Title: A Quiet Break In The Country (4 of 8)
Pairings/Ships: Nick/Claudia, Abby/Connor.
Spoilers: Season 1
Disclaimer: I don’t own them....Bugger... (although if anyone at Impossible Pictures wants to offer me a job that’d be great...)
Summary: Never mind anomalies, the boys are having enough problems dealing with the troubles in their personal lives...
Following the revelations about Helen, Nick is trying to move on but is finding he’s rather out of practice in some areas and doesn’t enjoy the scrutiny of making his mistakes in public.
Stephen is trying to repair the fractured friendships with both Nick and Abby, unsure of how to make up for past mistakes.
Connor meanwhile is quite happy to admit that he fancies Abby but the thought that he might be falling in love with her is a bit more daunting.
They’re almost relieved when an unusual, dead creature is discovered in the grounds of a luxury country hotel. They should have remembered though how quickly things can turn dangerous.
Author’s Note: How a series two episode might have gone if it wasn’t for that pesky timeline change...Beta read by fredbassett
Connor felt triumphant as he looked at his cards. Finally, a full house. Three lovely ladies and a good pair. Of aces, that was. Queens over aces. Let her beat that.
Which she did, of course. Four of a kind and kings to boot.
If he didn’t like her so much he’d hate her.
He supposed he’d got what he’d asked for though, having suggested the game in the first place. He should have known she’d be brilliant at it. Their backsides having been thoroughly whipped at pool, Stephen had declared he was off to bed, joking that he’d better go before she stole the shirt off his back too. Abby had barely raised a smile at that comment, when she probably would have used it for flirting purpose until recently, and it’d cheered Connor up no end before he’d remembered that Stephen was meant to be his friend.
Still, he couldn’t exactly say he was disappointed that Stephen went, even if the though it did make him feel uncharitable, and he was conversely quite ecstatic when Abby accepted his invitation to play poker in her room instead.
Unfortunately he hadn’t banked on Abby being a poker whiz too.
Misspent youth, she joked.
“It’s a good job we’re not playing strip poker,” he said with a grin, as she raked in the match sticks they were wagering with, “I’d be naked five times over by now.”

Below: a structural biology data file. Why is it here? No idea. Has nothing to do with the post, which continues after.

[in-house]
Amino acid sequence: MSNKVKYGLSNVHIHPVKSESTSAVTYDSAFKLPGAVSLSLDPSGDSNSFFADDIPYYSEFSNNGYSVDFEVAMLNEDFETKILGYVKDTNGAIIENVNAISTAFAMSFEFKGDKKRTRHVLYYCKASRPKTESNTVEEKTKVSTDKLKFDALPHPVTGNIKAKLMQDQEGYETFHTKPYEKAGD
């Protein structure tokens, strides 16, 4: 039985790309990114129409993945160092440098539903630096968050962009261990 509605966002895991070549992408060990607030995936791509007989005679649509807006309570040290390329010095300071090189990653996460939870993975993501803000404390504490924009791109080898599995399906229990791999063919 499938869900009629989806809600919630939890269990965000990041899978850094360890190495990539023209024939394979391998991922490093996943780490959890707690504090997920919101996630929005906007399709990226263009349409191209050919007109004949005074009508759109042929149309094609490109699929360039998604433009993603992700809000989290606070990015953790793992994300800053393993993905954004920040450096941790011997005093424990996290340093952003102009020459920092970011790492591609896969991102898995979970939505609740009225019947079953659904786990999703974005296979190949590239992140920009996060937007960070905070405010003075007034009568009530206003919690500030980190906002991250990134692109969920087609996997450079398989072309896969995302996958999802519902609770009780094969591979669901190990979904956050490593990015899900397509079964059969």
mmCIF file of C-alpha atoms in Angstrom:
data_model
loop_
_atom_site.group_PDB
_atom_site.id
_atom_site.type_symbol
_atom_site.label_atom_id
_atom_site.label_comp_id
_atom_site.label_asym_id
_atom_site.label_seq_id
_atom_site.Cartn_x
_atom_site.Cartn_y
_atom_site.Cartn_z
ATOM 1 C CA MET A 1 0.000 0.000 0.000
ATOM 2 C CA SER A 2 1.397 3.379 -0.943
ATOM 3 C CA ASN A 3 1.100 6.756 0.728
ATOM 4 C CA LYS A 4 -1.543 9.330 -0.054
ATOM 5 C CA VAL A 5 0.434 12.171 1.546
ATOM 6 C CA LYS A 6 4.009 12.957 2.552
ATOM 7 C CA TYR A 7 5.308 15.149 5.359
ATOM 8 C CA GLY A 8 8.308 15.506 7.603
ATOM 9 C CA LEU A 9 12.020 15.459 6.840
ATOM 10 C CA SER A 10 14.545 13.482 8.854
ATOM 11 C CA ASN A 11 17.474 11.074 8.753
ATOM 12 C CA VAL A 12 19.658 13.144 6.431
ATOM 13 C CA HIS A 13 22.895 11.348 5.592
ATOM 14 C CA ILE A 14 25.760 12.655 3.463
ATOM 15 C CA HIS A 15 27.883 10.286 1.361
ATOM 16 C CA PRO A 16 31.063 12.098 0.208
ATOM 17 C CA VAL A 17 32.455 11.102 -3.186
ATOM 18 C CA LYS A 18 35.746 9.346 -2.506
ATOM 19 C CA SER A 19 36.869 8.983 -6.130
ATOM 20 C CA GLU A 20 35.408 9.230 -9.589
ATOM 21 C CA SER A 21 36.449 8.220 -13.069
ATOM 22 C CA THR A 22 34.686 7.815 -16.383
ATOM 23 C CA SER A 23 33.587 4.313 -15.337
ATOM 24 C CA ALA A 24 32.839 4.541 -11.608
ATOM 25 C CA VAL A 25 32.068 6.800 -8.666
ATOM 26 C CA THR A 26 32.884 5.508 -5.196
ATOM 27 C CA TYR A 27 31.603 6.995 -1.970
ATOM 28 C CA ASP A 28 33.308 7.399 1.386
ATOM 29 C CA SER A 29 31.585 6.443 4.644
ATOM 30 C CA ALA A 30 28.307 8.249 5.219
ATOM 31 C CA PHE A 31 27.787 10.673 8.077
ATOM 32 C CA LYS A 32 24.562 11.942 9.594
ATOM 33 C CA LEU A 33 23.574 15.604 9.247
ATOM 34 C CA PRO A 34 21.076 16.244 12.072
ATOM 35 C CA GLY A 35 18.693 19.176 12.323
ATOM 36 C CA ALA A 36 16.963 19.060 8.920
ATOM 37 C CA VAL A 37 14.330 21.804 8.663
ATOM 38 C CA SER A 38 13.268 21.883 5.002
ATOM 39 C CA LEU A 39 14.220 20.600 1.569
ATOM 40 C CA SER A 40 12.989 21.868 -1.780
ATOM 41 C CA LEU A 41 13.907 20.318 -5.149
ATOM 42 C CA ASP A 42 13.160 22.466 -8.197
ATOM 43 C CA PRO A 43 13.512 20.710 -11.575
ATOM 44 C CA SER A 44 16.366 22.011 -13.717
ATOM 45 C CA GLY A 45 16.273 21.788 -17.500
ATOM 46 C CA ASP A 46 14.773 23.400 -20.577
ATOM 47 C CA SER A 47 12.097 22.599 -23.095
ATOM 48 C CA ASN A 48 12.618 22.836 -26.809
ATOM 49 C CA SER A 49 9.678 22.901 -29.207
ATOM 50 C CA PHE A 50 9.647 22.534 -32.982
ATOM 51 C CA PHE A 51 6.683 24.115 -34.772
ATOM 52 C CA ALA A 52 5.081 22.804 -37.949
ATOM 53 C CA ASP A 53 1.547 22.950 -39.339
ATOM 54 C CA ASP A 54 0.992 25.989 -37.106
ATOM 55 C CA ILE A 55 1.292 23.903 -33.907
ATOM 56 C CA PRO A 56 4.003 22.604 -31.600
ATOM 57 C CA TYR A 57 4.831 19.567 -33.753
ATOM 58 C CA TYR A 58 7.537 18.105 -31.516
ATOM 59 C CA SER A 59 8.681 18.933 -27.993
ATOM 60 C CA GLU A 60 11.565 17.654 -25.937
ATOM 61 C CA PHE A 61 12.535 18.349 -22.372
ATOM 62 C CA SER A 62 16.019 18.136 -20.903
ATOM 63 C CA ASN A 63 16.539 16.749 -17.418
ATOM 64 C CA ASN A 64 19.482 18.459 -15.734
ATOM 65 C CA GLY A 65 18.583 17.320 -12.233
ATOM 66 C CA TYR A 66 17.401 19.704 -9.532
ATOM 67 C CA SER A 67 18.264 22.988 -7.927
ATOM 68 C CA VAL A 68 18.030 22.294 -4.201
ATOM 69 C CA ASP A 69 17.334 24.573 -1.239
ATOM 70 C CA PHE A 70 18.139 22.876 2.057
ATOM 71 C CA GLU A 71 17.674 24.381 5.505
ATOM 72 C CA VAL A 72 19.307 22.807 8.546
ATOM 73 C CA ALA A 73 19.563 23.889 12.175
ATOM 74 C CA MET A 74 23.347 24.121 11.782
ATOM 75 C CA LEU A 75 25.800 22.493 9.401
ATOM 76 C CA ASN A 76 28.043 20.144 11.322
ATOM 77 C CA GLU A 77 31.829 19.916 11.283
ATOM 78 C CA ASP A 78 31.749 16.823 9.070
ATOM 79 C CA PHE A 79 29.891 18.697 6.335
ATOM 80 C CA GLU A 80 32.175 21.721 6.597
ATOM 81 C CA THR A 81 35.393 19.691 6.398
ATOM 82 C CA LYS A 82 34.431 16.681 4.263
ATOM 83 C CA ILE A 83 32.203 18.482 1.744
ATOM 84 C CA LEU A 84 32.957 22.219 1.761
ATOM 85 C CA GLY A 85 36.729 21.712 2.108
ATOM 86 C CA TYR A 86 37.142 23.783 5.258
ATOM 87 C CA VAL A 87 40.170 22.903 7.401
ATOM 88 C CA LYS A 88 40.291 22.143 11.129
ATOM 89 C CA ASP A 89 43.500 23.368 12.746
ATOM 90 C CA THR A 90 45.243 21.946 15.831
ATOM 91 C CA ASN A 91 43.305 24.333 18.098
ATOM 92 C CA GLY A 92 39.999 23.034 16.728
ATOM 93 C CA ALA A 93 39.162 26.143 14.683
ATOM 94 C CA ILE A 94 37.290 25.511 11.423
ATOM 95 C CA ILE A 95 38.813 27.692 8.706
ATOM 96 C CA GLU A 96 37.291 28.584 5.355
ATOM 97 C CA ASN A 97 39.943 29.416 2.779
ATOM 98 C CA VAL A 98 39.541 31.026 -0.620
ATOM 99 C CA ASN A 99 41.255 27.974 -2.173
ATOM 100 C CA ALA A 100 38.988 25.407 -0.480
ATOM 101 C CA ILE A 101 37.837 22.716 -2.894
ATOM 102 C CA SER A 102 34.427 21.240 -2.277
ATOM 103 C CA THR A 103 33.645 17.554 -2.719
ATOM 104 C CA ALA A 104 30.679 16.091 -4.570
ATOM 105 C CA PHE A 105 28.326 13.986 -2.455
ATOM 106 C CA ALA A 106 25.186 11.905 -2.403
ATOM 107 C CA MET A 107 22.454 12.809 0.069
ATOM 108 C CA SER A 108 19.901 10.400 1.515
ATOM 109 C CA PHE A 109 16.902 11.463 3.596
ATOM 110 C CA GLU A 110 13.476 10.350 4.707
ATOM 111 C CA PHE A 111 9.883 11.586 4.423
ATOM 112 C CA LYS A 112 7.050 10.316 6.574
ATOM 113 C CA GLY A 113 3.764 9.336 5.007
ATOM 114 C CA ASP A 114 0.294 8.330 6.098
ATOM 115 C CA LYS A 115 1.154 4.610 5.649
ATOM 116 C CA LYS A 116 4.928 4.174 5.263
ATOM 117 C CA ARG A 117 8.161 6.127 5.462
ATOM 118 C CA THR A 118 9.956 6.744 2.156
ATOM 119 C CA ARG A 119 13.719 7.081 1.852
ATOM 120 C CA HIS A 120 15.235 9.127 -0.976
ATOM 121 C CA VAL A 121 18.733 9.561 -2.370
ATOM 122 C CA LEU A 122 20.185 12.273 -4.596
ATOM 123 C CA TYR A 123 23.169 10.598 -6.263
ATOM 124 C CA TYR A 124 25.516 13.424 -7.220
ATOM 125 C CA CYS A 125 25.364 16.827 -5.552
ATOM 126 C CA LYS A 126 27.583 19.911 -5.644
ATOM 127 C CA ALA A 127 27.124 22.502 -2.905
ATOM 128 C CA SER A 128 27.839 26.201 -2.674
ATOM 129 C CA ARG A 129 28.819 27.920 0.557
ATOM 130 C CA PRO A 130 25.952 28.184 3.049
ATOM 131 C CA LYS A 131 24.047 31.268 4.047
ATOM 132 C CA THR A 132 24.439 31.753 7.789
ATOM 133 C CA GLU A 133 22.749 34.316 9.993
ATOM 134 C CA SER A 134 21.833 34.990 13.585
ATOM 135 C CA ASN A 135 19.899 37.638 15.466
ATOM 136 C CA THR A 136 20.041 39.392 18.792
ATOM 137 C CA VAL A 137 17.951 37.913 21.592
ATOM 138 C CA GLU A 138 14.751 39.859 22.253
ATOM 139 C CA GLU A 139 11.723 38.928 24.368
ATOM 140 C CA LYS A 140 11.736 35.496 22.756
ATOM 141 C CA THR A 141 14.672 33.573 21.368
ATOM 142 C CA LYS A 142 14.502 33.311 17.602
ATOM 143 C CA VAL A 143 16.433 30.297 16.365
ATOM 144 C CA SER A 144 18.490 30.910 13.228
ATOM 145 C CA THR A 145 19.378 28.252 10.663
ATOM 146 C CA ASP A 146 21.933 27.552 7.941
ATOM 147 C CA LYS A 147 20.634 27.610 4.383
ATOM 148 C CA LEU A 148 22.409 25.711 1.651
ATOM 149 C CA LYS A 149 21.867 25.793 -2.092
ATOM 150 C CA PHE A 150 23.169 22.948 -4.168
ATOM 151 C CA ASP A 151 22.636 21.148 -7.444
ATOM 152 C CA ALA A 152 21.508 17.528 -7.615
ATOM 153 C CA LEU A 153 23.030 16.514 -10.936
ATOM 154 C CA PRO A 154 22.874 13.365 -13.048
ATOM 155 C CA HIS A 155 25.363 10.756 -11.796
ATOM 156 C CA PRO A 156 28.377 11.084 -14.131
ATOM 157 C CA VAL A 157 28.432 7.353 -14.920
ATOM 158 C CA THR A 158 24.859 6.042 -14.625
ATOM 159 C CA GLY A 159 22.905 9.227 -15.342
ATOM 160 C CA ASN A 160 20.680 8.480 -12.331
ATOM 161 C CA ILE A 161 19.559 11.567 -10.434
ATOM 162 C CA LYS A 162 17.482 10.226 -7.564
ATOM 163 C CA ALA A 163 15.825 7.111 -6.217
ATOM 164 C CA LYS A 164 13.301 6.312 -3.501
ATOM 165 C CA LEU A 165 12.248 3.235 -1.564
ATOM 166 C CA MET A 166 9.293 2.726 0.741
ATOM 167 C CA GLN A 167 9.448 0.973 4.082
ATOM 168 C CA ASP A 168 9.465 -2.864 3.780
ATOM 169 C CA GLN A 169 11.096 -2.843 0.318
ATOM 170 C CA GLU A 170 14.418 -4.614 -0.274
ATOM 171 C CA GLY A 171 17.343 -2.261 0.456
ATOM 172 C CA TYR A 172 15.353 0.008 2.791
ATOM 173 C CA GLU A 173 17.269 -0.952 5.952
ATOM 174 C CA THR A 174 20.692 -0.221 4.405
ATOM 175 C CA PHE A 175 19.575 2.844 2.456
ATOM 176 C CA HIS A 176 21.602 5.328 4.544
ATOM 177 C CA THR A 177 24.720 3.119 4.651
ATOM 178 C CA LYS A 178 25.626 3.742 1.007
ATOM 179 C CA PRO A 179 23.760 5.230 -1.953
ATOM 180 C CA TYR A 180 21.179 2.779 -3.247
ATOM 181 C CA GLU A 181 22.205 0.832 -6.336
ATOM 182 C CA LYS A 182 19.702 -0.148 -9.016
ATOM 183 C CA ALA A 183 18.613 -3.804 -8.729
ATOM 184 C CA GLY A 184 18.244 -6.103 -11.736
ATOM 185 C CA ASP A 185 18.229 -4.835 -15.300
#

“Don’t worry,” she pointed out, “I would have stopped when you got down to your underwear...” His face almost fell before she added with a cheeky grin, “Well, at least when you got to your last sock.”
They continued to play relatively quietly for a few minutes, chatting about nothing much, before his mouth blurted out something it probably shouldn’t have.
“So, it’s all over between you and Stephen then?” he said, sounding cheerful almost to the point of callousness. He’d meant it to sound casual, like chatty conversation, but it certainly hadn’t come out that way.
Mortified, he went to apologise but she spoke first.
“There was nothing to be over,” she explained, with a rueful smile, not sounding at all annoyed by his clumsiness, “There wasn’t anything between me and Stephen.”
He frowned. That wasn’t what he’d expected. He’d at least have thought she’d be cross with him for bringing the subject up so tactlessly.
“But you fancied him, right?” he asked, confusing preventing him from dropping the matter when he probably should have. He’d been so convinced that there must have been something going on between them. It’d seemed so obvious.
“Then you liked him.”
“Fancying someone is a long way from going out with them, Connor.”
“Yeah, but maybe it can be a start....sometimes.”
He knew from personal experience that it could certainly be the start of deeper feelings.
“Yeah, sometimes,” she conceded, clearly believing the matter was an awful lot more complicated, “But you’ve got to know someone. Just fancying them doesn’t make a very good relationship.”
She smiled a little. “Course.”
A sudden doubt struck him. Was that the problem? Did she not fancy him? The idea had never really crossed his mind, to be honest. It wasn’t like he considered himself to be utterly repulsive or anything. He was no Brad Pitt, sure, but he believed he had his qualities. But what if that was why she didn’t seem overly interested in him? What if she really liked him deep down, loved him even, but couldn’t bring herself to think about him like that?
So desperate was he to know that he almost asked her, a moment of embarrassment only saved by a pounding on the door.